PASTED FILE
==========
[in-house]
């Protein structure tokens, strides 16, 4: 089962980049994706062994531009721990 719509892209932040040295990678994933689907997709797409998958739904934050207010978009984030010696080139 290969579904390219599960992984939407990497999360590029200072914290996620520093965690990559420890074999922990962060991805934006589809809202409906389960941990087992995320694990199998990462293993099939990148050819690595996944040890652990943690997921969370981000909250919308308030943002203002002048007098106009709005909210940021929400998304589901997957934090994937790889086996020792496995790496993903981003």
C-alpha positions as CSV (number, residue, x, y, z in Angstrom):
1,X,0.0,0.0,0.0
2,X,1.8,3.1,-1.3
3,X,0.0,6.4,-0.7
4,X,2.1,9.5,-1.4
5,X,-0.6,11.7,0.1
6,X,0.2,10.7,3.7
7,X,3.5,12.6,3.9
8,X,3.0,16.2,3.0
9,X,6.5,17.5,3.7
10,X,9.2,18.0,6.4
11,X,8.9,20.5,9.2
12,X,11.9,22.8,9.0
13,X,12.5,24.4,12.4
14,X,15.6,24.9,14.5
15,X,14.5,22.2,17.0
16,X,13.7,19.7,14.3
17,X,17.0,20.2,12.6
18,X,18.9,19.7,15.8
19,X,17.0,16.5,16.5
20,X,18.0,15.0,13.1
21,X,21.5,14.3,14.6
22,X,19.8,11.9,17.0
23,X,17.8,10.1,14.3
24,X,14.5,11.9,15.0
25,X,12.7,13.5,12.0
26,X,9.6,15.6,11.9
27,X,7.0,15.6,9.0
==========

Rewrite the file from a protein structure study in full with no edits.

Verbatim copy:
[in-house]
């Protein structure tokens, strides 16, 4: 089962980049994706062994531009721990 719509892209932040040295990678994933689907997709797409998958739904934050207010978009984030010696080139 290969579904390219599960992984939407990497999360590029200072914290996620520093965690990559420890074999922990962060991805934006589809809202409906389960941990087992995320694990199998990462293993099939990148050819690595996944040890652990943690997921969370981000909250919308308030943002203002002048007098106009709005909210940021929400998304589901997957934090994937790889086996020792496995790496993903981003």
C-alpha positions as CSV (number, residue, x, y, z in Angstrom):
1,X,0.0,0.0,0.0
2,X,1.8,3.1,-1.3
3,X,0.0,6.4,-0.7
4,X,2.1,9.5,-1.4
5,X,-0.6,11.7,0.1
6,X,0.2,10.7,3.7
7,X,3.5,12.6,3.9
8,X,3.0,16.2,3.0
9,X,6.5,17.5,3.7
10,X,9.2,18.0,6.4
11,X,8.9,20.5,9.2
12,X,11.9,22.8,9.0
13,X,12.5,24.4,12.4
14,X,15.6,24.9,14.5
15,X,14.5,22.2,17.0
16,X,13.7,19.7,14.3
17,X,17.0,20.2,12.6
18,X,18.9,19.7,15.8
19,X,17.0,16.5,16.5
20,X,18.0,15.0,13.1
21,X,21.5,14.3,14.6
22,X,19.8,11.9,17.0
23,X,17.8,10.1,14.3
24,X,14.5,11.9,15.0
25,X,12.7,13.5,12.0
26,X,9.6,15.6,11.9
27,X,7.0,15.6,9.0